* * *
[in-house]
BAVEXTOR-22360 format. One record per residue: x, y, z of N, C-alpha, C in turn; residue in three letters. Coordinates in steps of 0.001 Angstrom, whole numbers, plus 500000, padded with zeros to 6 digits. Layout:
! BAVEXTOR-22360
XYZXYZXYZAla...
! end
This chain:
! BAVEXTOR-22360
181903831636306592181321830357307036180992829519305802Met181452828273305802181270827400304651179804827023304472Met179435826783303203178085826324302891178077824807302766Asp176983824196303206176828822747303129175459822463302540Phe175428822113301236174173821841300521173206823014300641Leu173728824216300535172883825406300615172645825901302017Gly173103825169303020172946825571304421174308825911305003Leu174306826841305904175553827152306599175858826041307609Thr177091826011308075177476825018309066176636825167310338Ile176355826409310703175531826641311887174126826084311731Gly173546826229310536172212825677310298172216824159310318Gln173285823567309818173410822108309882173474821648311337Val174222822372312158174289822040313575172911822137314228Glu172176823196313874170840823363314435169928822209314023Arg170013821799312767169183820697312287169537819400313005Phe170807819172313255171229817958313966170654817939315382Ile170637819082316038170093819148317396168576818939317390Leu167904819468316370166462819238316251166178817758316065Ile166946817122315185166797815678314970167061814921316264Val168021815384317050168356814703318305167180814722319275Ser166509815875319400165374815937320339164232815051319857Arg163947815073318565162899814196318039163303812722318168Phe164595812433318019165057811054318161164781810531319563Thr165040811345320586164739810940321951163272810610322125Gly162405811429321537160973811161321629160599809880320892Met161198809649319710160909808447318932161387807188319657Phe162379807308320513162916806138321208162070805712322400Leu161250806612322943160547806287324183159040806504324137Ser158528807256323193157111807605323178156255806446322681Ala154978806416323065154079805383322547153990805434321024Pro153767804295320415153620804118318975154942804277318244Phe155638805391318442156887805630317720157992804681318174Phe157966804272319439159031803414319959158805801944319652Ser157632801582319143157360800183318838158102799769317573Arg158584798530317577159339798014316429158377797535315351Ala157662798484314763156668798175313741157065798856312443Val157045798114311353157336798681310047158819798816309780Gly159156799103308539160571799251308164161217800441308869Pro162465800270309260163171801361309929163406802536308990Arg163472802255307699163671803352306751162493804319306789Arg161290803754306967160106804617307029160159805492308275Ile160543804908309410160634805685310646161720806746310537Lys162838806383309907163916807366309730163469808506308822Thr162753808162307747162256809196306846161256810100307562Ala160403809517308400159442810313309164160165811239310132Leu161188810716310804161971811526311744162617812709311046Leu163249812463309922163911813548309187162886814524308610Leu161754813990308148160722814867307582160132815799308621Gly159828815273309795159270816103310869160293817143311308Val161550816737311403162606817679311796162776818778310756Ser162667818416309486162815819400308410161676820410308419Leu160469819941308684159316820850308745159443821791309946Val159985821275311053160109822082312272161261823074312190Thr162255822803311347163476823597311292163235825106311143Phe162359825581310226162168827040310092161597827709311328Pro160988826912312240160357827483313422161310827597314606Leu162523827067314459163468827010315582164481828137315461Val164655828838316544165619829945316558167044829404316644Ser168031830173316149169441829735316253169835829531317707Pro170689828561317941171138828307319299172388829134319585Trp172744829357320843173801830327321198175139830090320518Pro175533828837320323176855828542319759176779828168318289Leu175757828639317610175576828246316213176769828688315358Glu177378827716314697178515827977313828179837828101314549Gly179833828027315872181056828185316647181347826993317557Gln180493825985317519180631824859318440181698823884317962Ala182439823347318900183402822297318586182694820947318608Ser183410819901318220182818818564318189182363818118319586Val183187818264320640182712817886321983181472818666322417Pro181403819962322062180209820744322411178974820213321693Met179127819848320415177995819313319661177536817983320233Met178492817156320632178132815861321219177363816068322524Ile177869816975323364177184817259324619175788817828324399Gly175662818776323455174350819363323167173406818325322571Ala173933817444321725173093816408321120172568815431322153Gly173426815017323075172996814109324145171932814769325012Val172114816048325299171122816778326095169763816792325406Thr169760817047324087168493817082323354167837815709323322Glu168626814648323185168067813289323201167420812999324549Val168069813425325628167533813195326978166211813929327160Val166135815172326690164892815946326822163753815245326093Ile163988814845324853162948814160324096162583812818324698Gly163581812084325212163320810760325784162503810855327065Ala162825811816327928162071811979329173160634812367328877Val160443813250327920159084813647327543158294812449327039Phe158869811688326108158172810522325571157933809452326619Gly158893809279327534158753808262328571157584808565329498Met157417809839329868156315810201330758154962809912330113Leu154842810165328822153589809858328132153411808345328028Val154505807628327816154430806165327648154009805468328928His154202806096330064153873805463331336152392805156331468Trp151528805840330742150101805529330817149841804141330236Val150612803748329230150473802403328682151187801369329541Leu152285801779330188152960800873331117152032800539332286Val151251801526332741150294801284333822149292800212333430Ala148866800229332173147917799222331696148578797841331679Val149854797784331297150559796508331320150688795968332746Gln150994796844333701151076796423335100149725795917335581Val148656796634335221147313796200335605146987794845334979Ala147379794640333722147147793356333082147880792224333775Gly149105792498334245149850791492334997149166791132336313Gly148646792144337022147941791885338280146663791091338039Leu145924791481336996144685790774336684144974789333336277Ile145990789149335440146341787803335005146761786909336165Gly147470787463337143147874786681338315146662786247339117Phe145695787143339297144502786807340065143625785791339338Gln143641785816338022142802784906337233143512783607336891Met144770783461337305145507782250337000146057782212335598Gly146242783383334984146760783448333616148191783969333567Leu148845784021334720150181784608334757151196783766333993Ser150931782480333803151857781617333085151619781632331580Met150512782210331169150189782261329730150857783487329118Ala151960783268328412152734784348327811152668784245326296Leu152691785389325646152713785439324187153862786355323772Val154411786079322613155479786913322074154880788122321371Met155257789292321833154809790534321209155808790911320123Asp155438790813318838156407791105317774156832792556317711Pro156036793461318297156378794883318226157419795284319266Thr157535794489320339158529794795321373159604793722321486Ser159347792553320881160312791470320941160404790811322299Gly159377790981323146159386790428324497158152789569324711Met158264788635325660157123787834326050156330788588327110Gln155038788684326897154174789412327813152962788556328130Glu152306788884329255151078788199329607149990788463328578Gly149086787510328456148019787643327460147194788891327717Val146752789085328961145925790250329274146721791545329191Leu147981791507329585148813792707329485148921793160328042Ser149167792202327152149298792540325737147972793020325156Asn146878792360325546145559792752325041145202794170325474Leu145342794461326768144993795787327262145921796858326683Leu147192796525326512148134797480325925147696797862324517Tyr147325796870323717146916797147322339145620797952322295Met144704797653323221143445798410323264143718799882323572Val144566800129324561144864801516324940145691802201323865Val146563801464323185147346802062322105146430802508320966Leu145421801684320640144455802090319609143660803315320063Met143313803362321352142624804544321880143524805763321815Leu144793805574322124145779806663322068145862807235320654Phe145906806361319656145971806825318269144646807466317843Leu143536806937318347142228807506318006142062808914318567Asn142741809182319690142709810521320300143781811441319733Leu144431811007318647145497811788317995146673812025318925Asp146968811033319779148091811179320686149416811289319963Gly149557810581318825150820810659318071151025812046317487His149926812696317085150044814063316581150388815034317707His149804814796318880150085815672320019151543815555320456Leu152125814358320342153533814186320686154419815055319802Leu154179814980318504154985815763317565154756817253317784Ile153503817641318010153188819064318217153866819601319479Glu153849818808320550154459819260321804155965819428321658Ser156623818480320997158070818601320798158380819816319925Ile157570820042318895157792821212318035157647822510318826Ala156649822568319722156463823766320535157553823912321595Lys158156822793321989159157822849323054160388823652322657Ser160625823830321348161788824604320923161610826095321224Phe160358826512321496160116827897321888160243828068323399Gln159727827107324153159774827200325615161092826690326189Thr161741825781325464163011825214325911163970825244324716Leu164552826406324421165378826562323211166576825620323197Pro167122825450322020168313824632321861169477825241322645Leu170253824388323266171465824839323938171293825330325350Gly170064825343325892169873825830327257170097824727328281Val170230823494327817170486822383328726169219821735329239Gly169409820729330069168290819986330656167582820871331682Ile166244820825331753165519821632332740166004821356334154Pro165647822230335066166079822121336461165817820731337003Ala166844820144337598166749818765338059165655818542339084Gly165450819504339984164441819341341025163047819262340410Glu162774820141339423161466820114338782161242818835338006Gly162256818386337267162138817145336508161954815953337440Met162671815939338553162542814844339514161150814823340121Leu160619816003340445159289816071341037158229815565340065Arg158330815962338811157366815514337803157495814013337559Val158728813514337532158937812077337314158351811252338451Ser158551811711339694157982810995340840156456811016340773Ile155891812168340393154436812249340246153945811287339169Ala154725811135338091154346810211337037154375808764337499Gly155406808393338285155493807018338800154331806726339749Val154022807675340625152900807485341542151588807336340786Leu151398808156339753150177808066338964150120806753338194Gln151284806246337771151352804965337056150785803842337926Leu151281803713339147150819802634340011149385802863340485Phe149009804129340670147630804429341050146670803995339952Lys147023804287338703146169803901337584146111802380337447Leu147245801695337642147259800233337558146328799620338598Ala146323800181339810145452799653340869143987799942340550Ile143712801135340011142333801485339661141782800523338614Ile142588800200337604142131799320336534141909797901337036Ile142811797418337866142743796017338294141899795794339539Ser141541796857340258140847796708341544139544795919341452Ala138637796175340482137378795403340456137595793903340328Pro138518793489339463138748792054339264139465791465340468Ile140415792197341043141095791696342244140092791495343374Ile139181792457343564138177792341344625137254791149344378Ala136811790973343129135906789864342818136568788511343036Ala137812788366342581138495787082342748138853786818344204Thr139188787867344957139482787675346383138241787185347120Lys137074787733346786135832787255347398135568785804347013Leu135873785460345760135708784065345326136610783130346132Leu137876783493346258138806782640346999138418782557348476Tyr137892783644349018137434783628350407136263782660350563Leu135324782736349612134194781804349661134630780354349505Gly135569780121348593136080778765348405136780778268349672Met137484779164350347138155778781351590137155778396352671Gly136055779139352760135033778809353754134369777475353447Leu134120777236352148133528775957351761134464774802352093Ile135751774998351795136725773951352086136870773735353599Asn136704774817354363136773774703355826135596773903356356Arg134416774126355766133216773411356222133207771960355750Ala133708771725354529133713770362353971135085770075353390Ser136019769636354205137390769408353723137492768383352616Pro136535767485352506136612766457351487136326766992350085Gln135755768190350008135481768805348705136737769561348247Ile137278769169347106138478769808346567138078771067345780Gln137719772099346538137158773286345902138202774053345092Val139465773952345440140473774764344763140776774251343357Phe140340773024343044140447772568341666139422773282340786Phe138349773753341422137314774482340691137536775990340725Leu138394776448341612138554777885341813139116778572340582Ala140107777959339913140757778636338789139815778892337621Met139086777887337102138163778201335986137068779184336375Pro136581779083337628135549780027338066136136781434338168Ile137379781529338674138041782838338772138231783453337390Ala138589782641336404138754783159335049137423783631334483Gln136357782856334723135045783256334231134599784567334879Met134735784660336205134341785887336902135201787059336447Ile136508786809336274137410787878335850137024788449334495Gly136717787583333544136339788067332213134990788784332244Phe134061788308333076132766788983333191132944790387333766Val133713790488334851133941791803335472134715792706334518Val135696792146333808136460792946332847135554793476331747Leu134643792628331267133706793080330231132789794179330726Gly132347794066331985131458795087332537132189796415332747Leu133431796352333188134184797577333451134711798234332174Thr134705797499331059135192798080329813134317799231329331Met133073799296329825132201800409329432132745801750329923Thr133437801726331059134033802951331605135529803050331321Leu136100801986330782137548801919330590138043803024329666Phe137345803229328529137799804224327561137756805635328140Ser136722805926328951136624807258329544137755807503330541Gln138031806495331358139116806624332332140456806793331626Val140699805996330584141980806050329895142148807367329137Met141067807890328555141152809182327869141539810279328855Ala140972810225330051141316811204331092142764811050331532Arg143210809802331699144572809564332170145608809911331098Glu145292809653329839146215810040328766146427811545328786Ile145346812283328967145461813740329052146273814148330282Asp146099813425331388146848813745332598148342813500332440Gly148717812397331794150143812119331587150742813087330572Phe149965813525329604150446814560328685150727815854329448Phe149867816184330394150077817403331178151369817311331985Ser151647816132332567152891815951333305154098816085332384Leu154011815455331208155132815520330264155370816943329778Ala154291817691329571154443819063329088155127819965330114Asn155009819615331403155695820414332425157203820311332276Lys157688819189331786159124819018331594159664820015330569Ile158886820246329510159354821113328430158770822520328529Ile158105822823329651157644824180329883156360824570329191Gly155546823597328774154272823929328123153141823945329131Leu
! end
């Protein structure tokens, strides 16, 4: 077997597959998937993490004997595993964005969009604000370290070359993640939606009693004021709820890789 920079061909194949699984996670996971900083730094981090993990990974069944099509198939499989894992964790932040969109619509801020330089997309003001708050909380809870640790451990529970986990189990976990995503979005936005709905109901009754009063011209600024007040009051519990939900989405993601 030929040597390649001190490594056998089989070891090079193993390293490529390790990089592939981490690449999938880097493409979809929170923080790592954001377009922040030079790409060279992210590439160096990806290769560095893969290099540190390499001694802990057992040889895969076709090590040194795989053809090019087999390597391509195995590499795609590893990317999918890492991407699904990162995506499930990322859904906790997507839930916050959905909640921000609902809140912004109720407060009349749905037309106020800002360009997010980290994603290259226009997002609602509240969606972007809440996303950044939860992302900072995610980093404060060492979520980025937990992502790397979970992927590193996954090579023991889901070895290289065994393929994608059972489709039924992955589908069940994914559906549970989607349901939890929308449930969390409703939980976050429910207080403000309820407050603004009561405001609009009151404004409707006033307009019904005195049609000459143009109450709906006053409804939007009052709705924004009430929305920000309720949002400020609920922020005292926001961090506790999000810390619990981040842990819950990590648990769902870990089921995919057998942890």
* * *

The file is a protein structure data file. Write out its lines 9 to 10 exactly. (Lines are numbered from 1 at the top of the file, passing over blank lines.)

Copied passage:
! end
């Protein structure tokens, strides 16, 4: 077997597959998937993490004997595993964005969009604000370290070359993640939606009693004021709820890789 920079061909194949699984996670996971900083730094981090993990990974069944099509198939499989894992964790932040969109619509801020330089997309003001708050909380809870640790451990529970986990189990976990995503979005936005709905109901009754009063011209600024007040009051519990939900989405993601 030929040597390649001190490594056998089989070891090079193993390293490529390790990089592939981490690449999938880097493409979809929170923080790592954001377009922040030079790409060279992210590439160096990806290769560095893969290099540190390499001694802990057992040889895969076709090590040194795989053809090019087999390597391509195995590499795609590893990317999918890492991407699904990162995506499930990322859904906790997507839930916050959905909640921000609902809140912004109720407060009349749905037309106020800002360009997010980290994603290259226009997002609602509240969606972007809440996303950044939860992302900072995610980093404060060492979520980025937990992502790397979970992927590193996954090579023991889901070895290289065994393929994608059972489709039924992955589908069940994914559906549970989607349901939890929308449930969390409703939980976050429910207080403000309820407050603004009561405001609009009151404004409707006033307009019904005195049609000459143009109450709906006053409804939007009052709705924004009430929305920000309720949002400020609920922020005292926001961090506790999000810390619990981040842990819950990590648990769902870990089921995919057998942890």